“Since the inception of the Dalai Lama institution in the 15th century, it was a spiritual institution. It was only from the 5th Dalai Lama onwards that political authority was also assumed by the Dalai Lamas. Now, the Dalai Lama`s role should be purely spiritual, and I voluntarily, proudly and happily end this four-century old leadership” He said.
On Chinese government, His Holiness said that China is the most populated nation with a long rich history and culture. It has become a great economy also. Now, if the People`s Republic of China wants to play more constructive role at international level, trust and respect is very important. Trying to keep everything as State secret and doing away with press freedom is harmful to China in the long run. 1.3 billion Chinese people have the right to know the truth, they also have the ability to judge right from wrong. Distorting information is immoral.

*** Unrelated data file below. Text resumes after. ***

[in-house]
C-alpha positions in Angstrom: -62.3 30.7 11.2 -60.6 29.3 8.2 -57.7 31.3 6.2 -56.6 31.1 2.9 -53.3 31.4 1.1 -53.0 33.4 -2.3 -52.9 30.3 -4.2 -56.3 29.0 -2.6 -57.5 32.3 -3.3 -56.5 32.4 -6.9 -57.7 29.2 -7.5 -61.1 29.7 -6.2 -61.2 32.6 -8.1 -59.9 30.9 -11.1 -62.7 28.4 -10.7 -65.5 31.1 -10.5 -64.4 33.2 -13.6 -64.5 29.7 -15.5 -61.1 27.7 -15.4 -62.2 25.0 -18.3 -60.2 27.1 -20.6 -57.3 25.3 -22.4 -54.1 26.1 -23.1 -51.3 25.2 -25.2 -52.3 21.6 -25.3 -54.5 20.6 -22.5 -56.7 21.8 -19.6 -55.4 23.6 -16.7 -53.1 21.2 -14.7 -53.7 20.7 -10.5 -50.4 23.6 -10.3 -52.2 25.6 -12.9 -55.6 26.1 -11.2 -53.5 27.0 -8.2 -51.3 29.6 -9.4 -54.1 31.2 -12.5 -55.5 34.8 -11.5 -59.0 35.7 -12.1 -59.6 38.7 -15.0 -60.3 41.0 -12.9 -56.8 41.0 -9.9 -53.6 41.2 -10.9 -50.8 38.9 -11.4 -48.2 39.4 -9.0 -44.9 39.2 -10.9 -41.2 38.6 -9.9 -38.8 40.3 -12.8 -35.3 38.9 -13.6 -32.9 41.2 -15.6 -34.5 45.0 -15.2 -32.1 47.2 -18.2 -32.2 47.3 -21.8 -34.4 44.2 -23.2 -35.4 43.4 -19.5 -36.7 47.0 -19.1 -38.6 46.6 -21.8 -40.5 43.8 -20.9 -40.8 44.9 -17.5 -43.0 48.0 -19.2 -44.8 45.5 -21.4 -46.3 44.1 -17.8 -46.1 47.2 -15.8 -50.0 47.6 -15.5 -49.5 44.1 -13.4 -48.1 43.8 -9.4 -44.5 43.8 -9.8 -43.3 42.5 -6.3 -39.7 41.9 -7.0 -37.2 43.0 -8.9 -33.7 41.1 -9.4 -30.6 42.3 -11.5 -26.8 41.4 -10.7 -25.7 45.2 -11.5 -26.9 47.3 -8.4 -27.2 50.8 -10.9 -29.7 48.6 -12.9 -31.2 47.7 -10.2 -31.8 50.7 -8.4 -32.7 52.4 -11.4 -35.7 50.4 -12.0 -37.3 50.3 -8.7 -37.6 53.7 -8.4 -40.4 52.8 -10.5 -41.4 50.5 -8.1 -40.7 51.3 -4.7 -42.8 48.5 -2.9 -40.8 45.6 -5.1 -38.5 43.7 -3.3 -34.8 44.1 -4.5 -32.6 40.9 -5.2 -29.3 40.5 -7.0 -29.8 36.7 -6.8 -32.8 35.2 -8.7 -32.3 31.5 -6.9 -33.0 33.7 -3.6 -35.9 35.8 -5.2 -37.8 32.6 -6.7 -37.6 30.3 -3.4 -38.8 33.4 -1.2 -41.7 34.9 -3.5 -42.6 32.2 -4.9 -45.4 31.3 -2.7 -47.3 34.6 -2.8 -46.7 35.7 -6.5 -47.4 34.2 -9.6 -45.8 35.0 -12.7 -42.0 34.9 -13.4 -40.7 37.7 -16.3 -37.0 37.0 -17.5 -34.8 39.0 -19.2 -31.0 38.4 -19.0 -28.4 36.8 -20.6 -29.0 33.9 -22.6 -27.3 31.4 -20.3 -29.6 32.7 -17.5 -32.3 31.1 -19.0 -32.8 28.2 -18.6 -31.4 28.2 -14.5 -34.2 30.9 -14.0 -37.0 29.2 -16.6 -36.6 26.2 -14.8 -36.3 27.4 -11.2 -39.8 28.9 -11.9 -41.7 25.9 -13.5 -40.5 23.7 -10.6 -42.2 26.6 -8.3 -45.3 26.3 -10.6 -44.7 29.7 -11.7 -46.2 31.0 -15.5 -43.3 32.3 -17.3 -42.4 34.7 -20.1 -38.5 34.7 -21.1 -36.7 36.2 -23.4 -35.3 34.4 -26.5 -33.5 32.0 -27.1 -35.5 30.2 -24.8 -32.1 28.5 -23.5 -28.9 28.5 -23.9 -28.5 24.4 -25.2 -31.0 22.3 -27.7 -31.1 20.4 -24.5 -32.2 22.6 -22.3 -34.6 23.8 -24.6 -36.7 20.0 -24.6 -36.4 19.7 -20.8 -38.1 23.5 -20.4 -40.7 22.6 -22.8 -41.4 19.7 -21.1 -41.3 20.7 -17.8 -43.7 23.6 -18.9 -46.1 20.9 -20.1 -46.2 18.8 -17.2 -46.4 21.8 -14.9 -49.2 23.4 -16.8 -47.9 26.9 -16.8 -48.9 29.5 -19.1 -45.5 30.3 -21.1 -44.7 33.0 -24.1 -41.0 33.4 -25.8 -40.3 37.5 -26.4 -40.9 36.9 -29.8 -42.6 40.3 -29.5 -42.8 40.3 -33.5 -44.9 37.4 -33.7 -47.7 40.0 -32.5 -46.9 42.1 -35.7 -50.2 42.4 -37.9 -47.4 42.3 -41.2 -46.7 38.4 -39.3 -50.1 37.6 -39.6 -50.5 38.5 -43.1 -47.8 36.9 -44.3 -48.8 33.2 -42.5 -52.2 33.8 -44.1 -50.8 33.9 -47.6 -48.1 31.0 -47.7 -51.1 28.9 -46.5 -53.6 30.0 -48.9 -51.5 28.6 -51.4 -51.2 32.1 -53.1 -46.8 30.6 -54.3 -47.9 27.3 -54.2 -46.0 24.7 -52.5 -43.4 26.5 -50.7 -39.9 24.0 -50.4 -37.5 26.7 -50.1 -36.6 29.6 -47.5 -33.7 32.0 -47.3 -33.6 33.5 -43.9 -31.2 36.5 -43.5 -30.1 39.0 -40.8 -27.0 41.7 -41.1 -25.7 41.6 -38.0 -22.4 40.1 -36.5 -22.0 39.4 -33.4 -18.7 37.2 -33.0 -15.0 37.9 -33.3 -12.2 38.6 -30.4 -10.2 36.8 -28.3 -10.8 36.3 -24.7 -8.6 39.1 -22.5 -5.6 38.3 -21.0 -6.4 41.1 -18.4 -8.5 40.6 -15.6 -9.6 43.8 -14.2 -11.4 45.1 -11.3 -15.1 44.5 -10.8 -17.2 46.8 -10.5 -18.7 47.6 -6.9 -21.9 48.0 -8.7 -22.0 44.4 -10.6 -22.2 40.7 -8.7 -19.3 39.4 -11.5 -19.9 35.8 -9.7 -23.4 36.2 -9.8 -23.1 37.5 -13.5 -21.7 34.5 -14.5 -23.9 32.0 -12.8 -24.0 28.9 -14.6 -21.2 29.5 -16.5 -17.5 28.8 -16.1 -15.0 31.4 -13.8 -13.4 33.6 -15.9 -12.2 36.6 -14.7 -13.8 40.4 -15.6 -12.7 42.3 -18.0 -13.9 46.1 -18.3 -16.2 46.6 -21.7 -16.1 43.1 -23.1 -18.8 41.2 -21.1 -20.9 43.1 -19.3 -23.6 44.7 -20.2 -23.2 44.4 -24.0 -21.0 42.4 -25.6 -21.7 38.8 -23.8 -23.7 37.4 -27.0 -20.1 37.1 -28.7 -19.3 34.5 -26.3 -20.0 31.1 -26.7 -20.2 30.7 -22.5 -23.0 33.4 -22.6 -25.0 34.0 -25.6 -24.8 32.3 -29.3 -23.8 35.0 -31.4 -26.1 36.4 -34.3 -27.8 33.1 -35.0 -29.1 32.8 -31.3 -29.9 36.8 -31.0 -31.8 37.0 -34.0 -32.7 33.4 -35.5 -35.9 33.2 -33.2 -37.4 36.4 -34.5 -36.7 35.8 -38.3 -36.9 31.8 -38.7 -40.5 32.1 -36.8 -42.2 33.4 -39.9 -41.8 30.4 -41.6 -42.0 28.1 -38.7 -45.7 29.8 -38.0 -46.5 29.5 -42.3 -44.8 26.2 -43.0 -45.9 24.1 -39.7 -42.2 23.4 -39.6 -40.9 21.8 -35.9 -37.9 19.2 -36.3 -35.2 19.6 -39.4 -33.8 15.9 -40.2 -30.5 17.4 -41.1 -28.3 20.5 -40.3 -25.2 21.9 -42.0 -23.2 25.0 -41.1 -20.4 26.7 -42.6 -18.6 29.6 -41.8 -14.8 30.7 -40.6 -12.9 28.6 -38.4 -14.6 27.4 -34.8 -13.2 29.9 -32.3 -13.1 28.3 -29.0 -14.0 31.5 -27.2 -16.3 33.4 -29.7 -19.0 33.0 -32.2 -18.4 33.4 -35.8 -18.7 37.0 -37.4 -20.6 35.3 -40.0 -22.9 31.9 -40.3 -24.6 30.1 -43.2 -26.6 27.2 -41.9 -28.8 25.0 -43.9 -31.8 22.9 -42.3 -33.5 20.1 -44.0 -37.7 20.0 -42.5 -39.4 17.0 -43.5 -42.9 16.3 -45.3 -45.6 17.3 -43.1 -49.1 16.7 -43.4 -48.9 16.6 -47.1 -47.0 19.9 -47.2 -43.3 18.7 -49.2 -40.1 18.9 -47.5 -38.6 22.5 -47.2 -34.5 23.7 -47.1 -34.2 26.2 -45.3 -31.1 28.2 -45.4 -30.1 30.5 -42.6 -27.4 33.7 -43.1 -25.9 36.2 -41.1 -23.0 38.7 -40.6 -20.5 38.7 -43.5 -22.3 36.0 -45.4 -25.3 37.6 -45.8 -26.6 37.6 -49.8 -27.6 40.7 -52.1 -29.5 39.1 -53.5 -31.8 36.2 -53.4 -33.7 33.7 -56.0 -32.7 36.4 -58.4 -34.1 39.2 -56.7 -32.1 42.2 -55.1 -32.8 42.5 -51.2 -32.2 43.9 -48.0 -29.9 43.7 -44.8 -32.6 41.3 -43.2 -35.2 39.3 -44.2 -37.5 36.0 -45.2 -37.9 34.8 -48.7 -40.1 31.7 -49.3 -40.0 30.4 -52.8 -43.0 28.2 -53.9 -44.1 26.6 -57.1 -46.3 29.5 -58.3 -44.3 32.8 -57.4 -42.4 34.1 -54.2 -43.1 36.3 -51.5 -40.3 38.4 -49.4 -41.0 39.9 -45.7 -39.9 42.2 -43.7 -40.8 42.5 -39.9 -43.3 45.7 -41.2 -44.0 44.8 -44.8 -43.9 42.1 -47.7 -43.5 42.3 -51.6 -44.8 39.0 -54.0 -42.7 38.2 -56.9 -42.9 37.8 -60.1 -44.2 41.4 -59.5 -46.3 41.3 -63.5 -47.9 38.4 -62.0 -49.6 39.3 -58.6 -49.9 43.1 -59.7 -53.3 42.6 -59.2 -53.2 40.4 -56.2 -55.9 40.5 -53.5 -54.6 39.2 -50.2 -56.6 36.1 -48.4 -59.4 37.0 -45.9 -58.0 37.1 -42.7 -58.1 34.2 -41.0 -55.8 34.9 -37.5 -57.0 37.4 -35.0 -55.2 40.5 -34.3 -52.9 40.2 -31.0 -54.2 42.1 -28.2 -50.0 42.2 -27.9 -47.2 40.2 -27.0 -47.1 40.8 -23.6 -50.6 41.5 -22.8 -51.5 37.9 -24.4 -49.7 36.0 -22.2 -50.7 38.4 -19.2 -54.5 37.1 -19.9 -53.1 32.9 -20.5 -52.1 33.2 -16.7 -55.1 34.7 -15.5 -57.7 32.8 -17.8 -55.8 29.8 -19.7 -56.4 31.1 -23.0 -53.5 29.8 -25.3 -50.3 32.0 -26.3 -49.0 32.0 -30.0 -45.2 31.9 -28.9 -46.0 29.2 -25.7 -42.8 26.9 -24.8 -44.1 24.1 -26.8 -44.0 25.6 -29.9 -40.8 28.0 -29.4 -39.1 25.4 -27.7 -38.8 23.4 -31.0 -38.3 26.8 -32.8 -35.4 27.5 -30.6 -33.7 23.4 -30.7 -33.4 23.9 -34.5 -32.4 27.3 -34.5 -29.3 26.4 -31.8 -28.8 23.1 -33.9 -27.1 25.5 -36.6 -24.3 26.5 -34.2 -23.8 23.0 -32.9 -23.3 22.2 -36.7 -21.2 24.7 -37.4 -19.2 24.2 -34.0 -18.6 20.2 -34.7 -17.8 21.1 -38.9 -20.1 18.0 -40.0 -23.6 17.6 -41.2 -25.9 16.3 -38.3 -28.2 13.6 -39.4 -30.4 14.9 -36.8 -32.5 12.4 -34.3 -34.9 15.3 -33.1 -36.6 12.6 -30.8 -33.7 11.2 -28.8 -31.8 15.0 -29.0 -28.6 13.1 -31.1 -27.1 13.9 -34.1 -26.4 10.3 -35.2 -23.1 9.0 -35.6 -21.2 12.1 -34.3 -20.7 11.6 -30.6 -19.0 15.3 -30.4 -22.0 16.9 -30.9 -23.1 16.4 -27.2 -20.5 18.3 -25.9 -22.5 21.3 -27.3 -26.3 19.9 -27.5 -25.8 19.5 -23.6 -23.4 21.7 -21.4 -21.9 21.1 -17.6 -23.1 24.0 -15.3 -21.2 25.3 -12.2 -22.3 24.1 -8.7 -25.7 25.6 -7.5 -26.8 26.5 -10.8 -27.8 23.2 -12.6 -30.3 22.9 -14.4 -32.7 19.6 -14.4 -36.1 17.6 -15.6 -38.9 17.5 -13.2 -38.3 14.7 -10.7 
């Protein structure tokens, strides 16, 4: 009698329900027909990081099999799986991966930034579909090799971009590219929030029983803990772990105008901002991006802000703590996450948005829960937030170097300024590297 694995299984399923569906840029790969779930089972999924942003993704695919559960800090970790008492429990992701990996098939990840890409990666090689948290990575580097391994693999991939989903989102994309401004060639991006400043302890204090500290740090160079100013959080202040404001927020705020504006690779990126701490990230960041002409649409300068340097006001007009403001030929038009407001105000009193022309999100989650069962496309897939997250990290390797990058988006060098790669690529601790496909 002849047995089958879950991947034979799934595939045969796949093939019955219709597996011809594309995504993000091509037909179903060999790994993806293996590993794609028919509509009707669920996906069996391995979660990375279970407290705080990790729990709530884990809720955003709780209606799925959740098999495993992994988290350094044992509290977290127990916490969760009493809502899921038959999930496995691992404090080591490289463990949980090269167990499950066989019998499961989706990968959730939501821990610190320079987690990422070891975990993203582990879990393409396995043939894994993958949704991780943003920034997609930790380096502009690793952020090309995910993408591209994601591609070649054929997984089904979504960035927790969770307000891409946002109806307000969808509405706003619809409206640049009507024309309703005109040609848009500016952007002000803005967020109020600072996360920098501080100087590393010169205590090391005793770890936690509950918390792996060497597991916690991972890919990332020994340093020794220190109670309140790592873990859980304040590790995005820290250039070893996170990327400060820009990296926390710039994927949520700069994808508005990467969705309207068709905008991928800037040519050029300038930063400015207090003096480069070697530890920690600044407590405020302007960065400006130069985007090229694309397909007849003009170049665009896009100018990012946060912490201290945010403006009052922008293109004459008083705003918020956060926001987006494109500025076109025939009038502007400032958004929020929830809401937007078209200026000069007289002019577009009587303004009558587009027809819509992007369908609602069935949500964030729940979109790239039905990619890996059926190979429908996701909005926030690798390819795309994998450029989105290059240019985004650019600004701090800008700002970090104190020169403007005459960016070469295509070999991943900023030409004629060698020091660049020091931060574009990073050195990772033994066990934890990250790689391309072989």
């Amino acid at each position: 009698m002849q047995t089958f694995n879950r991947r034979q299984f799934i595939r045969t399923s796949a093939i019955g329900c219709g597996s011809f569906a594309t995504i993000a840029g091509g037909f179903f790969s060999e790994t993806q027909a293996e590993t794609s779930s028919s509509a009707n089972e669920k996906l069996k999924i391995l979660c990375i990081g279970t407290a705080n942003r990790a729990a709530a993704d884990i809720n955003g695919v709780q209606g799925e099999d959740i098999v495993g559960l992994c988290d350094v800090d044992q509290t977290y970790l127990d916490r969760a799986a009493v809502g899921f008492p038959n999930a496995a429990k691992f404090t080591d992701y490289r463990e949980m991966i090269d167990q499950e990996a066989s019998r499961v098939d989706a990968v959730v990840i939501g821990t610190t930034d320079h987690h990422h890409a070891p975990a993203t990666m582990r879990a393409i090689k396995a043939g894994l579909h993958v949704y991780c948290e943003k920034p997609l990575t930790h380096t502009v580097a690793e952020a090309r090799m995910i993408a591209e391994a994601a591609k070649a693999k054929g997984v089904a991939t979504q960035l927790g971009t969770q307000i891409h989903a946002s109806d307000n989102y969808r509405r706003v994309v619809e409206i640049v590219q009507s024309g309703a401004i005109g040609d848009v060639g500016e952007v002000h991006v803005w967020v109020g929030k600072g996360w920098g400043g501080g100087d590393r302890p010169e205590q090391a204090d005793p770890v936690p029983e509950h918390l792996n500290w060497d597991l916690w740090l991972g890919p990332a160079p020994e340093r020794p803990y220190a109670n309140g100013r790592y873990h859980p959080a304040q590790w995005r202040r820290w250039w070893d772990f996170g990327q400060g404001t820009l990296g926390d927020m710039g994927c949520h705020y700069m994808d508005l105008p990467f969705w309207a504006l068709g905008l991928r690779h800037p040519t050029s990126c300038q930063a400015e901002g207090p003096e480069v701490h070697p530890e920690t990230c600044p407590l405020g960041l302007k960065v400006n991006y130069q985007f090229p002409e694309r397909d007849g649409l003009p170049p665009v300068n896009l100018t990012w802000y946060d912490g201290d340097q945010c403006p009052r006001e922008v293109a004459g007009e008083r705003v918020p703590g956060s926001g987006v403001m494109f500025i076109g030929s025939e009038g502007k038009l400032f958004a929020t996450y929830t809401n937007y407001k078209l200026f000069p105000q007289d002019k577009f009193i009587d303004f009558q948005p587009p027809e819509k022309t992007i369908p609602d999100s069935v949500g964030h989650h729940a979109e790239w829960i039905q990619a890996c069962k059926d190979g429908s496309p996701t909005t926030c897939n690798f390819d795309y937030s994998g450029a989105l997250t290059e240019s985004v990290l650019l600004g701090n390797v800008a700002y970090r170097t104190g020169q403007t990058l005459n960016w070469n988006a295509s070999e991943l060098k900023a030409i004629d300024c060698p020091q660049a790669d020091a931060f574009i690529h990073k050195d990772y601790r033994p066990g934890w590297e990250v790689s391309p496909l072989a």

His Holiness appreciated Premier Wen Jiabao`s recent comments including most recently in Malaysia regarding political reform and democracy and said that he fully supports the Premier`s initiatives.Following the press briefing, His Holiness presided over the mass prayer assembly at the Temple where some over four thousand people have gathered. Mr. Lhakpa Tsohko, Representative at Liaison Office of His Holiness the Dalai Lama for Japan & East Asia made a brief introductory statement on behalf of the organizers.
His Holiness along with the Tibetan monks recited prayers including Sherab Nyingpo (Heart sutra). Later the Japanese monks and the general public recited the Japanese version of the Heart Sutra, (Hangyashingyo).